Samara Donald is: The Gym Coach

Make the most of your workout!

Working with weight

I can’t tell you the number of times I’ve heard “I want to be toned up, but I don’t want to get all bulky”. This is a tragedy, because it’s the number one misconception about working out. If I tell the women I coach to choose their own weight, they’ll pick a 5 or 8 lb pair of dumbbells, and I am screaming inside! So here’s where I’m going to tell you — you will NOT bulk up by using weights! On the contrary, weight training can have enormous benefit, including of course getting a ‘toned’ body, but also will help prevent injury and increase bone density.

Women body builders have to work really (really) hard to get the muscle mass they have. They take supplements, and lift SUPER heavy weights for a long period of time. They also change their diet to lose most of their fat, for many to an unhealthy level, AND they only sustain this form while in competition mode. If you ask a body builder how ‘easy’ it is to get the way they have they’ll laugh in your face. So take it from me, you will NOT bulk up, unless you really really try to (even then it’s HARD!).

Ok so now you’re past the mental issue of using weights, so how do you work with weights in the gym, to give you an awesome looking body? Here are my rules of working with weights:

First rule: You can probably lift about 2x what you think. If you’re like most women, you may have not ever worked with weights, or you may have taken a class or  met with a personal trainer. But has anyone ever told you how to pick a weight? Here’s the deal: Pick a weight where you are really struggling to lift it after 8 reps (maybe 6). Also, forget the notion you have to do 12 reps – or any preset number. Lift until your muscle reaches failure (that means, until you really can’t do anymore) and then try to do 1-2 more reps. The whole point of weight training is to exhaust your muscles – so you need to feel it getting tired (Tip: burn is great, pain is not great). Hint: If you’re using a 5 lb pair of dumbbells on bicep curls, it’s probably way too light. 🙂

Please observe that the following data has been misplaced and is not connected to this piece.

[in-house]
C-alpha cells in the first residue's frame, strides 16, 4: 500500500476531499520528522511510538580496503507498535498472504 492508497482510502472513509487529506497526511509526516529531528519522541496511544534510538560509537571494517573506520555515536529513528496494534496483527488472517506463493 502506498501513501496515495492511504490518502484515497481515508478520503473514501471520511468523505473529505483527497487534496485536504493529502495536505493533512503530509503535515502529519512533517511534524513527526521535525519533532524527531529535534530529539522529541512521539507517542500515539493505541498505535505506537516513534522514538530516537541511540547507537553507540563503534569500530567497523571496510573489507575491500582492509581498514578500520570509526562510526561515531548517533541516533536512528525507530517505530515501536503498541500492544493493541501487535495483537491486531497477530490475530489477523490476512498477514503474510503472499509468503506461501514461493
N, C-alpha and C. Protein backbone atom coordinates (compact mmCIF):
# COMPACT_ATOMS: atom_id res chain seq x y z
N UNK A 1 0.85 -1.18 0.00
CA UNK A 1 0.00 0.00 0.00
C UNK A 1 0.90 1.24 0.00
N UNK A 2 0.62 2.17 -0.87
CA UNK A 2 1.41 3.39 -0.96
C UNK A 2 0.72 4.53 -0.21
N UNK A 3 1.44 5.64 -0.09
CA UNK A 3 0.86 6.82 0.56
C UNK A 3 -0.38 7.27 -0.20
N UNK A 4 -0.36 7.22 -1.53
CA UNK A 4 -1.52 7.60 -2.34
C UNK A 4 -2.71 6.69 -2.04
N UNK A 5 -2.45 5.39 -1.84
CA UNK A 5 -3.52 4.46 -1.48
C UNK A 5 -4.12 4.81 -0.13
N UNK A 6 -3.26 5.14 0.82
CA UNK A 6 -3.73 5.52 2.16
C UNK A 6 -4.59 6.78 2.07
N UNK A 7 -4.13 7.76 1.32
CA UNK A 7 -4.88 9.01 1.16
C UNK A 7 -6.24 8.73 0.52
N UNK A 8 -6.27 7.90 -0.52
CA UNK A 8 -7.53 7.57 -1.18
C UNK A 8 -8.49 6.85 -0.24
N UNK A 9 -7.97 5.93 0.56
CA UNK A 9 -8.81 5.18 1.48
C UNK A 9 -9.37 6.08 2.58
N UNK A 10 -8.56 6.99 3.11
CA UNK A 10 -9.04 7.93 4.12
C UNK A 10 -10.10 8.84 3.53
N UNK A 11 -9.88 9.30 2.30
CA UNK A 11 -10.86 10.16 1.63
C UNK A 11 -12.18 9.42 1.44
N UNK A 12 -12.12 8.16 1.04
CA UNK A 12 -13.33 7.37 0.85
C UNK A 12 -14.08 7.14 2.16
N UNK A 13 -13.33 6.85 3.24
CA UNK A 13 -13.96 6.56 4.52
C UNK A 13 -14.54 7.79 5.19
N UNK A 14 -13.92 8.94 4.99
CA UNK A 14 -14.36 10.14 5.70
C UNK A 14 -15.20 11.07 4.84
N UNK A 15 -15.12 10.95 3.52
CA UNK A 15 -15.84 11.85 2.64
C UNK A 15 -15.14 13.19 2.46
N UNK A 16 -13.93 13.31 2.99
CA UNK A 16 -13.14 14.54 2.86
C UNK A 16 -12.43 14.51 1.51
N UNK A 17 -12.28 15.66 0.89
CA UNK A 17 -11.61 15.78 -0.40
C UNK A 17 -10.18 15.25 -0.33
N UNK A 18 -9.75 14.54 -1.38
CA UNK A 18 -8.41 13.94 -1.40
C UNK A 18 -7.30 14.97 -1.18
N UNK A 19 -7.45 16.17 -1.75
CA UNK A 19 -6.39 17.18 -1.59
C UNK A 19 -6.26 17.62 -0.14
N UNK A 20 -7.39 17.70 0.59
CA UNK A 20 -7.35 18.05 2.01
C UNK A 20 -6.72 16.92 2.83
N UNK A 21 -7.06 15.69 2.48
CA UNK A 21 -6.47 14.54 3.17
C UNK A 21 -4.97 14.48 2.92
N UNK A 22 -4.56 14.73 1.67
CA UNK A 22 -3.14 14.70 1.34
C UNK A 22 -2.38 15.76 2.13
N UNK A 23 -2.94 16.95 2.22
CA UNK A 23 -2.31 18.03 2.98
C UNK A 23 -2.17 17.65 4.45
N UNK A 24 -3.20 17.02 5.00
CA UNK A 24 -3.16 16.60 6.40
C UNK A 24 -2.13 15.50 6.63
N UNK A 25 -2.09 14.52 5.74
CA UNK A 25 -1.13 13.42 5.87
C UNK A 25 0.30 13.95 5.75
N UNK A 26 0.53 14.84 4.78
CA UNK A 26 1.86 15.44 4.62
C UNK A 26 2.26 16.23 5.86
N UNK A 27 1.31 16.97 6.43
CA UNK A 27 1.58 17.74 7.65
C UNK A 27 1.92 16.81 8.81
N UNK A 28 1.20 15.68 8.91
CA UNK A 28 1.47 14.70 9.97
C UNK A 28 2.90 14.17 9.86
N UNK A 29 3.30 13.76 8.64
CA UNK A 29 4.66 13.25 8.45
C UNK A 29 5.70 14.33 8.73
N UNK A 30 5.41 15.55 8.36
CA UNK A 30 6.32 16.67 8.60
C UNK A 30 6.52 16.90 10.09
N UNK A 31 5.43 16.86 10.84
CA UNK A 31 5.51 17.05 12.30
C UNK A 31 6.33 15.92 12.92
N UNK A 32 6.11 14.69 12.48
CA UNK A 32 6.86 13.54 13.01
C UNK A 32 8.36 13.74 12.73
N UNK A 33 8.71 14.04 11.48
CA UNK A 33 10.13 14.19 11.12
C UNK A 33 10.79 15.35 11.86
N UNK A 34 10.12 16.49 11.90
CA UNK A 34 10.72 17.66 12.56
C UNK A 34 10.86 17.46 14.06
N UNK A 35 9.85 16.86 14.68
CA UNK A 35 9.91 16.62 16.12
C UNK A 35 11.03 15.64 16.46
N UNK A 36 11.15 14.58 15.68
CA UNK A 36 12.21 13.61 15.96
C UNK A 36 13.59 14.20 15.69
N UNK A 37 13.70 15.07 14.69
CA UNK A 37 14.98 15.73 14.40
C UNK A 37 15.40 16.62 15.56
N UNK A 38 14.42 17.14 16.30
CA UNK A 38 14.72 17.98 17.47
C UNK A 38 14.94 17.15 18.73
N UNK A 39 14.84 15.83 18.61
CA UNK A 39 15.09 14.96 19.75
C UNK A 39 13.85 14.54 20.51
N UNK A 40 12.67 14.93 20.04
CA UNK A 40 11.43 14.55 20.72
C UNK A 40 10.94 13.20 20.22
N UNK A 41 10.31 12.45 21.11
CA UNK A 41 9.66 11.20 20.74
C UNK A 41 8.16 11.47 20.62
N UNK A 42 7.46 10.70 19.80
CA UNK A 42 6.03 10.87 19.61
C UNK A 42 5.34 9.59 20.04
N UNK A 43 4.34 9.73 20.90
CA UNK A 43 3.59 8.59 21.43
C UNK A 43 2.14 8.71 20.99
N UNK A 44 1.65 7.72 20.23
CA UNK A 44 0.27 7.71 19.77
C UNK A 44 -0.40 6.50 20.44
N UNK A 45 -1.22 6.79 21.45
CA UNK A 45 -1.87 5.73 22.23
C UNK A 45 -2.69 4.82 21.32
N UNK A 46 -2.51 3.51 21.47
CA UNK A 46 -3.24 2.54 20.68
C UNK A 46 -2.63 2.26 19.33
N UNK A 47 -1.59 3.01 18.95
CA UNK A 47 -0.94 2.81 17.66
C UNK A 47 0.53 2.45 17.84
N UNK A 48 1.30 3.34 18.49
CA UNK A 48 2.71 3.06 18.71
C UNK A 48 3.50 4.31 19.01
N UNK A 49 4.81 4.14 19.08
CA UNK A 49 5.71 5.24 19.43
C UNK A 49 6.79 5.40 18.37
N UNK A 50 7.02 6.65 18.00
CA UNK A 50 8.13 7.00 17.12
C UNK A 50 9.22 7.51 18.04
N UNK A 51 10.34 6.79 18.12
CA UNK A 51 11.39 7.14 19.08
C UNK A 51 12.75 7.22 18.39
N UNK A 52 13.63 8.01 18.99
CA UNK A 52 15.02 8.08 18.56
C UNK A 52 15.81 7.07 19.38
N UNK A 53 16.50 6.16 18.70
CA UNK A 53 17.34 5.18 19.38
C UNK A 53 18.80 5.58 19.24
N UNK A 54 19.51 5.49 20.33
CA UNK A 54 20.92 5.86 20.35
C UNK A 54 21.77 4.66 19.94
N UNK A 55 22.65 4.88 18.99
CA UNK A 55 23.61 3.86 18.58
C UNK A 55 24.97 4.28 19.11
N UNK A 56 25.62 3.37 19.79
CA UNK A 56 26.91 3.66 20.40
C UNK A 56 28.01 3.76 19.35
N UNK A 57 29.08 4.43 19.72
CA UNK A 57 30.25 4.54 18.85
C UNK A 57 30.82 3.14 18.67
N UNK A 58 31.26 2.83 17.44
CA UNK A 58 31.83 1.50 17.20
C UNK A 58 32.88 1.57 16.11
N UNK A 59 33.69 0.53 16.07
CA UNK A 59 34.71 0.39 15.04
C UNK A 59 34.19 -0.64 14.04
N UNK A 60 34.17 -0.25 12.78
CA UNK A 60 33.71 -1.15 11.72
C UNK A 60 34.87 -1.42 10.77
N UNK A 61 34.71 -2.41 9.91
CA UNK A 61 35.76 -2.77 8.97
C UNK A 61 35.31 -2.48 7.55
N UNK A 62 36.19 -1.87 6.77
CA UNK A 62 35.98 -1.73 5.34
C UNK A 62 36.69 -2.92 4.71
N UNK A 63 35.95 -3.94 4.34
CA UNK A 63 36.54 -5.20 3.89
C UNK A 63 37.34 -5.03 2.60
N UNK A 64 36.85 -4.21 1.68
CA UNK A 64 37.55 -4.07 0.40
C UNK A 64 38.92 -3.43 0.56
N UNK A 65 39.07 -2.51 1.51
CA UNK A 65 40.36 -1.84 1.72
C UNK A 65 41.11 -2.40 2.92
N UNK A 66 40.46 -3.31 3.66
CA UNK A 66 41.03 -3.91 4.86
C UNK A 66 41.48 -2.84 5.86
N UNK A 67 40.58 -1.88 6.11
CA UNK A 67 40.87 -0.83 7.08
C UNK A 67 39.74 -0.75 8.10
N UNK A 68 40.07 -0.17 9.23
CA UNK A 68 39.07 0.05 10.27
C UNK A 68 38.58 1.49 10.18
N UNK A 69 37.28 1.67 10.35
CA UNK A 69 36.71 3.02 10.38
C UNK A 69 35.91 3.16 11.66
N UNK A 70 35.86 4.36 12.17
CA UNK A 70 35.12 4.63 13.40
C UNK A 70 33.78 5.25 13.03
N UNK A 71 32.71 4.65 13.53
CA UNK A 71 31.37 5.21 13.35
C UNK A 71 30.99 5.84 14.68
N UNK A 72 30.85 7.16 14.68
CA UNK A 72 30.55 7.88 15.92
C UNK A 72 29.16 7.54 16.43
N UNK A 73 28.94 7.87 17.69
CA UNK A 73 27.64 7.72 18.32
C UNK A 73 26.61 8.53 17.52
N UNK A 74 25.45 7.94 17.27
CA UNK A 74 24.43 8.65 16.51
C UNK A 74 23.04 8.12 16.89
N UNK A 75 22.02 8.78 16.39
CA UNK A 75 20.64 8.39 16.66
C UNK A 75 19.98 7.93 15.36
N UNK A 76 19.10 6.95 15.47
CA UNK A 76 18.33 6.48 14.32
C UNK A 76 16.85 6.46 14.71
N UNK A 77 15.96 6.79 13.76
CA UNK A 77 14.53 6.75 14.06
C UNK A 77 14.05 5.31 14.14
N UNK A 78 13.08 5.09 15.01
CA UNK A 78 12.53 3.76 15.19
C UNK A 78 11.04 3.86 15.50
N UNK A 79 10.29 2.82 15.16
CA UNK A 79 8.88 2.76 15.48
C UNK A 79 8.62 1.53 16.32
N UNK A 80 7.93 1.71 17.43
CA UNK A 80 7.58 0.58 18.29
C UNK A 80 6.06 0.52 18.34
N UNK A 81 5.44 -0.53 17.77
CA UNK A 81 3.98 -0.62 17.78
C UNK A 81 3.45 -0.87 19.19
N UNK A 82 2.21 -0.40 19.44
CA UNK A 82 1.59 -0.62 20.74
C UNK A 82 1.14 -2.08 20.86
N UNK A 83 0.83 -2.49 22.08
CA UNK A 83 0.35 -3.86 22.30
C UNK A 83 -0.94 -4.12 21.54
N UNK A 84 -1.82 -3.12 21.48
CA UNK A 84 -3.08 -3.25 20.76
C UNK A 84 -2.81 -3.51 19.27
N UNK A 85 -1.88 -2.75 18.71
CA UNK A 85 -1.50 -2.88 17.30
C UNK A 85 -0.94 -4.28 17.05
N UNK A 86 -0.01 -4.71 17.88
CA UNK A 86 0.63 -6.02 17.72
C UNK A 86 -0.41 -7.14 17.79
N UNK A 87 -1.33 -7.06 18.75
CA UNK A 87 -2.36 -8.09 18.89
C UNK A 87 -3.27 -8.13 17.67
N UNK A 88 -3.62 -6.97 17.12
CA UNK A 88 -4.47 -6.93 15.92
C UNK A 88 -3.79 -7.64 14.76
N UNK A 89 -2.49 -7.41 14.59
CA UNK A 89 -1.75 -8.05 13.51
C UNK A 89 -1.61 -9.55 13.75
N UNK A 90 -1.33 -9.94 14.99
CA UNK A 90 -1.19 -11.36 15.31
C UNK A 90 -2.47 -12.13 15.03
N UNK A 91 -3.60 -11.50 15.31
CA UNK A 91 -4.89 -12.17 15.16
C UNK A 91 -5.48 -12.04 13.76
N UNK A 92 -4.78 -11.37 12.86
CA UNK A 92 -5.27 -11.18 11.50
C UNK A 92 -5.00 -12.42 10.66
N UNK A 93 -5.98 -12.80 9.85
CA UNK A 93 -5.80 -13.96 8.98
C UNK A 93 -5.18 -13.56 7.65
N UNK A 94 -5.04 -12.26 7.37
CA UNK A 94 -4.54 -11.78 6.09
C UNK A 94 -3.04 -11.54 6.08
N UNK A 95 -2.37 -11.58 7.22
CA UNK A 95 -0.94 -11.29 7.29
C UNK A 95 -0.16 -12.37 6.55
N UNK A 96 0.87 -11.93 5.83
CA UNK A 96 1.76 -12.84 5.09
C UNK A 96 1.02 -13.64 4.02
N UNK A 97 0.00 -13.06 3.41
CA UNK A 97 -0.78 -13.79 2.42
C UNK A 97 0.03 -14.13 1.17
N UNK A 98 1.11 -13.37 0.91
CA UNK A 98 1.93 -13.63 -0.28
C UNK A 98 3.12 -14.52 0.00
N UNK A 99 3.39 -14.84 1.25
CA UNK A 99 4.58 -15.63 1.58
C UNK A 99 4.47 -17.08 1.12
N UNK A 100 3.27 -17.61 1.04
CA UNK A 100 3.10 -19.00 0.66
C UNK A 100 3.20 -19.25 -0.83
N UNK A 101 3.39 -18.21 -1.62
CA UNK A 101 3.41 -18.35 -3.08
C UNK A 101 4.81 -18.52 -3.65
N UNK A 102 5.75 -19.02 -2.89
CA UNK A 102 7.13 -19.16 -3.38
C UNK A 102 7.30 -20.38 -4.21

Second rule: Don’t use the same weight for all body parts. You have big muscles (legs: quads, hamstrings), medium sized muscles (biceps, back, shoulders, calves) and smaller muscles (glutes, triceps). It stands to reason your bigger muscles can handle heavier weights, right? Right. So change your weight – again, using the method above to determine the right weight – depending on the muscle you are working.

Third rule: Lift weights before cardio, if you’re doing them in the same day that is. There’s a lot of debate about which order to do cardio vs. weight training in, but my rule of thumb is more about energy and safety. Cardio takes a lot more energy than weight lifting (literally — you burn more energy in the form of calories). So, if you do cardio first, you are really tired when you get to your weights. This not only is a safety issue (imagine dropping that dumbbell on your head – ouch!), but also minimizes your workout, because you’re likely to quit before you are truly at muscle failure.

Fourth rule: REST. Like I said above, the point of lifting weights is to exhaust your muscles. But the real trick is that your muscles build when you are at rest. For maximum effect, you need to rest at least 48 hours before working the same muscle group again.

Using these tips, I promise you are going to have a more effective and efficient workout. Like I say: Make the MOST of your workout!

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This entry was posted on July 21, 2010 by in fitness.
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